When our Scottish collie puppy reached doggie adolescence, she suddenly stopped obeying my commands. Previously, if I called “come,” Annie would fly across our yard to my arms. Now, the 8-month-old gave me a defiant “make me” look and ran the other way.

Our dog trainer advised us to stop fretting. “She’s a teenager,” she said. “She’ll grow out of it.” Now, a new study is backing that up: Dogs, it says, experience a hypersensitive period at the onset of puberty that makes them act out, just like human teenagers.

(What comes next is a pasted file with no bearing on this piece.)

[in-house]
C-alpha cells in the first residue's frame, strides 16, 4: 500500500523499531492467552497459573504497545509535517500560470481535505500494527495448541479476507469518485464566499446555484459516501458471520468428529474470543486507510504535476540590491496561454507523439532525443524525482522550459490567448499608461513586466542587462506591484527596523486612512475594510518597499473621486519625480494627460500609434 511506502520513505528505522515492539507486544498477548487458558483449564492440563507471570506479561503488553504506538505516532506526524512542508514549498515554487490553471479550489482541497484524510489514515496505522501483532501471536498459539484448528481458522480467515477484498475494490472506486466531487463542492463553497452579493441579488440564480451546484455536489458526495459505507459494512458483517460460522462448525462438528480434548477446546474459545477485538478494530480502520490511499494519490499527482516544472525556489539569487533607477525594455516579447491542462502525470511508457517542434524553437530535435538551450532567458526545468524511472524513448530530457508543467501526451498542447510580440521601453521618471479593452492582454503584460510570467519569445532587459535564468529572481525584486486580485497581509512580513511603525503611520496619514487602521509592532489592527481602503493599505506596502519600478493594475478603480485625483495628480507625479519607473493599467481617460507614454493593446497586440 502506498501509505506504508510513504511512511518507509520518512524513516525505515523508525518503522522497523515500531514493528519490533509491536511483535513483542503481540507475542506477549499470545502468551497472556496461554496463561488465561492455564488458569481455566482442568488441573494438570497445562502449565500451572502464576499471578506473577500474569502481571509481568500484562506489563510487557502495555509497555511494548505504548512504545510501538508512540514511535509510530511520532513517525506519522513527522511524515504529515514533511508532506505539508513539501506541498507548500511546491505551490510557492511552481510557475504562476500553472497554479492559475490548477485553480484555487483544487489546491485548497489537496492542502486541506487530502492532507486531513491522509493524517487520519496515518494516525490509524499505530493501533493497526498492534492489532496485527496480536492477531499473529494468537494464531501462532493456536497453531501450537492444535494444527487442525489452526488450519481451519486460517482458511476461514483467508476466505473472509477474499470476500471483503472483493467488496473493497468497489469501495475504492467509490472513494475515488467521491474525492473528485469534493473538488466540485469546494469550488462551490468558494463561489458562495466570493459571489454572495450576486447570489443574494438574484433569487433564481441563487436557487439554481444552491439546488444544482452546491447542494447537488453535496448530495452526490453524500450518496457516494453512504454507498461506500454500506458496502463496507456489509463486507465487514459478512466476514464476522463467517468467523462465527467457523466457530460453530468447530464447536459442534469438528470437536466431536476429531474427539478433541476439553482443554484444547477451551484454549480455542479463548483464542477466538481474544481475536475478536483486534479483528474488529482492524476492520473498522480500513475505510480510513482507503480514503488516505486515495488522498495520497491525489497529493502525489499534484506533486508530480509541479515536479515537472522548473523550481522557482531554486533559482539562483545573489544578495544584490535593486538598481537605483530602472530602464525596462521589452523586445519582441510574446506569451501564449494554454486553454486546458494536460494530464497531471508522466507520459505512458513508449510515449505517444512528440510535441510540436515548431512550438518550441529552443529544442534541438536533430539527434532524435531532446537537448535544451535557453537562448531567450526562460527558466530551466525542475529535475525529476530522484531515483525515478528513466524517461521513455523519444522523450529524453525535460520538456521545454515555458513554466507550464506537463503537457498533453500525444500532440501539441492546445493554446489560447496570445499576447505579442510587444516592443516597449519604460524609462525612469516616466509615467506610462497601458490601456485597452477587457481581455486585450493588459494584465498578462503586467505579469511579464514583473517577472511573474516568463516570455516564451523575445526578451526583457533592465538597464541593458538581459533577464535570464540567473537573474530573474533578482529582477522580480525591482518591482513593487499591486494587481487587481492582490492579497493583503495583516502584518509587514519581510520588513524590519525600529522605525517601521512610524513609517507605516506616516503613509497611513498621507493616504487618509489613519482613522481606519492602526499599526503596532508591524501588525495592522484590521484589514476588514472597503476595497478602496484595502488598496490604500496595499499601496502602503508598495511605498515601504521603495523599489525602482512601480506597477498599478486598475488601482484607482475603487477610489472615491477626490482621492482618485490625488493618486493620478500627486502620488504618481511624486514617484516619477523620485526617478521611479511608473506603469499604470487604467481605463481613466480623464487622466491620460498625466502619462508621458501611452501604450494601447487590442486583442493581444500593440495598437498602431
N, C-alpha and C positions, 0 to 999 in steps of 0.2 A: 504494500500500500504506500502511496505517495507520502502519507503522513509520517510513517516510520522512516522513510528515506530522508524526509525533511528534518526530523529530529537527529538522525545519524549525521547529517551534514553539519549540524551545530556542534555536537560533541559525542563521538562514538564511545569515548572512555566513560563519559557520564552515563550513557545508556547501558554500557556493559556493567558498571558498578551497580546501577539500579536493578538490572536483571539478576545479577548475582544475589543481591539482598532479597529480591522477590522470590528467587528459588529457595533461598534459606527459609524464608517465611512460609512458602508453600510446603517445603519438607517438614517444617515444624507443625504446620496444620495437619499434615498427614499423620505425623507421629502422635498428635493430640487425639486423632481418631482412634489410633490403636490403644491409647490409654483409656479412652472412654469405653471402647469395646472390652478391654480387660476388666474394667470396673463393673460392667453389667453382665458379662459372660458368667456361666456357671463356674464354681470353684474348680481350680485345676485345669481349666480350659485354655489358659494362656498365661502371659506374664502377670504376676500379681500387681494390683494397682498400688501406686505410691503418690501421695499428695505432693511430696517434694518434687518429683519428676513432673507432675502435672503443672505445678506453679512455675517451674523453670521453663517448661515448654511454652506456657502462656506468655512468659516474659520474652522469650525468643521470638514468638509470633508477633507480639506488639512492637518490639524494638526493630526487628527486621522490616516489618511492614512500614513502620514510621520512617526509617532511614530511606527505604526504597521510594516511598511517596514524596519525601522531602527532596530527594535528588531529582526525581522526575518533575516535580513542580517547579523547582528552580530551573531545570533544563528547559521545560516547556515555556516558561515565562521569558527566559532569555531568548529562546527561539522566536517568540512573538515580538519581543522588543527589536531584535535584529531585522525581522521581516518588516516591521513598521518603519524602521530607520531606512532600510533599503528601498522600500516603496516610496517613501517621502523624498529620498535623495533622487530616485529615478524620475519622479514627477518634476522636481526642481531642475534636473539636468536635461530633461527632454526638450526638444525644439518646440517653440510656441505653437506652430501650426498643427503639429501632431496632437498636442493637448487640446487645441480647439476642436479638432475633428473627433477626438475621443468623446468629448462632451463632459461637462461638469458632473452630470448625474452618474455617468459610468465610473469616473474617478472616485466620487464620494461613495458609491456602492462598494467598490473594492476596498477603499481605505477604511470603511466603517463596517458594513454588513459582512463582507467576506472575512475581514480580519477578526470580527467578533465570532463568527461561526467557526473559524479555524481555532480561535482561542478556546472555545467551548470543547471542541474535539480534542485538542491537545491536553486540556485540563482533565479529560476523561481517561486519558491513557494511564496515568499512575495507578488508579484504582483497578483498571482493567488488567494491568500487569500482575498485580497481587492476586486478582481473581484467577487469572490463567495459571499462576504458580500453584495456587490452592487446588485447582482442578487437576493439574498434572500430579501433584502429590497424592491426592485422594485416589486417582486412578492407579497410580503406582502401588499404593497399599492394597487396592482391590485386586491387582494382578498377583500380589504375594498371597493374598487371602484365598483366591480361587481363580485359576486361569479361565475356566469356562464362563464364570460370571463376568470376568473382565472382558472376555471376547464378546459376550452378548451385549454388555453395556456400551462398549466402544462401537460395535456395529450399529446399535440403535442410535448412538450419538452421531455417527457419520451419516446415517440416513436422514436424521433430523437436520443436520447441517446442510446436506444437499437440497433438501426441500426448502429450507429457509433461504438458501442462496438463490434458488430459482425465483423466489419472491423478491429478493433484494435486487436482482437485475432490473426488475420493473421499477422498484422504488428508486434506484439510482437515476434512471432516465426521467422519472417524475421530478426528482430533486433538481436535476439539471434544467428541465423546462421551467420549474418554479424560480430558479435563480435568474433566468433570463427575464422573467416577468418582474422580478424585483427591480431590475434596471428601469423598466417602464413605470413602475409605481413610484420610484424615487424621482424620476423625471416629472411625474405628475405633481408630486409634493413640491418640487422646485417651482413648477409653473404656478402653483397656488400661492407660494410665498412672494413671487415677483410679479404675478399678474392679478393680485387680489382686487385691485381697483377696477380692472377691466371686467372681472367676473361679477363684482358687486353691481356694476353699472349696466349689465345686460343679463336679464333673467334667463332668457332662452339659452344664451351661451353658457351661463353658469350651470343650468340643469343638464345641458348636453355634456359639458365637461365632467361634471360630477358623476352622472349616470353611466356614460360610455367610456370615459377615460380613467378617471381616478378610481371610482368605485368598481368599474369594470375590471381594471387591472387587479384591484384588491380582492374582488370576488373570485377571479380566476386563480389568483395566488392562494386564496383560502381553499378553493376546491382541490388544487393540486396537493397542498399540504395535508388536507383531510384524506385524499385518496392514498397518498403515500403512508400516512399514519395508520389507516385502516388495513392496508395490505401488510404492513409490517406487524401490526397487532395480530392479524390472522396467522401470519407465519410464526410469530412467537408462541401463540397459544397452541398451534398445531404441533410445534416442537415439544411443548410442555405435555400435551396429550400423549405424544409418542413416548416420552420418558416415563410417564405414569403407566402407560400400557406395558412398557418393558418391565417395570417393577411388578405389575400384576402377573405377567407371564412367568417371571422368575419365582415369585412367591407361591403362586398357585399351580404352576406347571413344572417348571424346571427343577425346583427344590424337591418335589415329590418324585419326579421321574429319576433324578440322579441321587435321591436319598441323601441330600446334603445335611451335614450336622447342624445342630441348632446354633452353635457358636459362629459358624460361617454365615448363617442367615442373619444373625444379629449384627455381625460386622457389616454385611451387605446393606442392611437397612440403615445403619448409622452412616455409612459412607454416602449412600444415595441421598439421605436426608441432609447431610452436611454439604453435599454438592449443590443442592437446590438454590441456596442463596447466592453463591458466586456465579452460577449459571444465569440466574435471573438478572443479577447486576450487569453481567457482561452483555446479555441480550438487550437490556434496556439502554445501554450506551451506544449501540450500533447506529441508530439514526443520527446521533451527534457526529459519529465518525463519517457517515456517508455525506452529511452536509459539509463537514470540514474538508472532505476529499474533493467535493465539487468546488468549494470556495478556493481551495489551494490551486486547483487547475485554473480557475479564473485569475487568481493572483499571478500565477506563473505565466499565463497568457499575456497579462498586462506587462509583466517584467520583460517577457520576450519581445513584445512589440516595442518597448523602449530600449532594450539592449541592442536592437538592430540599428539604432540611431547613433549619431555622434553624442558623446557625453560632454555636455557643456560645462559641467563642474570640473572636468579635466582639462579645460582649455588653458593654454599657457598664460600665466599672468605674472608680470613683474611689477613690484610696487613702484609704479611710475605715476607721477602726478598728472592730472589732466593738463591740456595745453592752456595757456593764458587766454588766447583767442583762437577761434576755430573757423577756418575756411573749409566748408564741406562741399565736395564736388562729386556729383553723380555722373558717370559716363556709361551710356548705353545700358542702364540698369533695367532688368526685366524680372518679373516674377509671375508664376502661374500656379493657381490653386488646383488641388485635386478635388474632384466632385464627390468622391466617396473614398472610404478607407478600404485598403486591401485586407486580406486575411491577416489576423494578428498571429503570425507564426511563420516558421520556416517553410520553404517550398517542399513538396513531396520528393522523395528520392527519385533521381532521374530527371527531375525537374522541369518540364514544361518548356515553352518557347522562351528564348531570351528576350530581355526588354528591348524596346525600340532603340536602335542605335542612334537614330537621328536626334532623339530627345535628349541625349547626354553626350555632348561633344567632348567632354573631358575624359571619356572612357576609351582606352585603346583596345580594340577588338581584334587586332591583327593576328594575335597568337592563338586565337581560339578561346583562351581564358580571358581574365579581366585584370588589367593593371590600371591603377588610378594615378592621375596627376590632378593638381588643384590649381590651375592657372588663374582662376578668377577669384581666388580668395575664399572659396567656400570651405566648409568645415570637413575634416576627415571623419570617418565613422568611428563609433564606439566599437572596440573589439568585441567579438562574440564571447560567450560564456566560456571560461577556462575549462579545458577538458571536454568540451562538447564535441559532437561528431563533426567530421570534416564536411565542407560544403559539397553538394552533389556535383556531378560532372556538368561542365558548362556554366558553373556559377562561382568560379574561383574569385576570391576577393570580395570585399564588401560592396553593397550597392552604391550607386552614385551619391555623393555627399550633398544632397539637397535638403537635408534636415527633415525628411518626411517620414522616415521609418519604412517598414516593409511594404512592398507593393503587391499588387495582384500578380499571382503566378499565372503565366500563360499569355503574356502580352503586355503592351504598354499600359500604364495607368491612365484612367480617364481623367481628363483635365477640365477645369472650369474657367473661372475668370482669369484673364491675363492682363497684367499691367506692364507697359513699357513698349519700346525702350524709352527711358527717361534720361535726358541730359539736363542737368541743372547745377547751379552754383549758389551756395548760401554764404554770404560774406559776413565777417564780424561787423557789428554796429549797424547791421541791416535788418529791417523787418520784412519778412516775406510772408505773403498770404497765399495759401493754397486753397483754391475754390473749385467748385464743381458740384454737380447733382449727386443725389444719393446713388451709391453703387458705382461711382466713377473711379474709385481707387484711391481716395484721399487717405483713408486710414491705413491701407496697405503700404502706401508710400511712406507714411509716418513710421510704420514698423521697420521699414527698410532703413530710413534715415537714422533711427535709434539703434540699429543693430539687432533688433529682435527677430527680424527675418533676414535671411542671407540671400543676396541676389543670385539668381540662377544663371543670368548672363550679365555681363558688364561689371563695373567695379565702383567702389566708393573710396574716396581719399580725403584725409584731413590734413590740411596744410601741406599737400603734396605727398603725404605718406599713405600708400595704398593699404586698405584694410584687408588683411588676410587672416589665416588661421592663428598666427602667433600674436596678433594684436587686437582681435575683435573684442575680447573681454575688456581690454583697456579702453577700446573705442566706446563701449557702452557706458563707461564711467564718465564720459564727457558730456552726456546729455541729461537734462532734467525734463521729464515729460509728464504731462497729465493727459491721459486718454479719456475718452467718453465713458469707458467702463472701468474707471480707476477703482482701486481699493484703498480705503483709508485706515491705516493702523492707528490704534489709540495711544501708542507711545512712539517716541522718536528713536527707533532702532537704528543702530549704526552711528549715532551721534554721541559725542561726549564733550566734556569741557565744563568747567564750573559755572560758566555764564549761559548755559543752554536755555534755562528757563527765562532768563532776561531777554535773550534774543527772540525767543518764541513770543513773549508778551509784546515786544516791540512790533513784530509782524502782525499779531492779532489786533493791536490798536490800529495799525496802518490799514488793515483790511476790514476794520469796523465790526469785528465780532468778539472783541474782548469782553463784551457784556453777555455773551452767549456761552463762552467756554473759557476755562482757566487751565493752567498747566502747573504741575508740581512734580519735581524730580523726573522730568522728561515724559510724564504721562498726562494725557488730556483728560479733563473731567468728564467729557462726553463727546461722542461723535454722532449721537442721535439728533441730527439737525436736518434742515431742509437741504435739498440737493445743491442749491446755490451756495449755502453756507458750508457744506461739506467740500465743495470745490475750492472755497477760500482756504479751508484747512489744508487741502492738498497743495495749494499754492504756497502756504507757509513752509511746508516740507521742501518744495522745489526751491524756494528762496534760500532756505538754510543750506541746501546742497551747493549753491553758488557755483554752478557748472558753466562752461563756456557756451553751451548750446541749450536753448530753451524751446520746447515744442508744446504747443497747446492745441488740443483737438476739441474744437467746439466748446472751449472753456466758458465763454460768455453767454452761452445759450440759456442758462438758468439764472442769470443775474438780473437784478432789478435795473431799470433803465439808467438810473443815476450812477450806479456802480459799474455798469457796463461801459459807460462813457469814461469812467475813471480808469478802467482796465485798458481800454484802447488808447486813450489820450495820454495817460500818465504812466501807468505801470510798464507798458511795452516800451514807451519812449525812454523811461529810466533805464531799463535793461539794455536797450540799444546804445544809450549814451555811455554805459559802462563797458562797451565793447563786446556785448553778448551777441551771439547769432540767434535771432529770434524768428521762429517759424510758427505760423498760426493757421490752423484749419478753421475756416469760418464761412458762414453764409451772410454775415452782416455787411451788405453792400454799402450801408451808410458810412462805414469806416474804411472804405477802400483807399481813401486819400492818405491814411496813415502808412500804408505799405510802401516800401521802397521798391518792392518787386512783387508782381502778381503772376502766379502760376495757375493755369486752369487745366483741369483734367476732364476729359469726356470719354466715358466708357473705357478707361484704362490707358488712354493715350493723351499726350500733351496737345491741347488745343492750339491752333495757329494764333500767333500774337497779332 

“There is abundant folk knowledge … that the behavior of adolescents differs from younger or older dogs,” says Barbara Smuts, a behavioral ecologist at the University of Michigan, Ann Arbor, who was not involved in the research. This “very welcome” study, she says, is the first to back that up.

Puppies bond with humans much as children do. “But owners often feel like they’re failing when their puppies reach adolescence,” about 8 months for most dogs, says Lucy Asher, a behavioral ethologist at Newcastle University and lead author of the new study, out today in Biology Letters. Like teenagers—whose bodies flood with hormones and whose brains are rewired during puberty—adolescent dogs can disregard and disobey their owners

Read the full article at Science.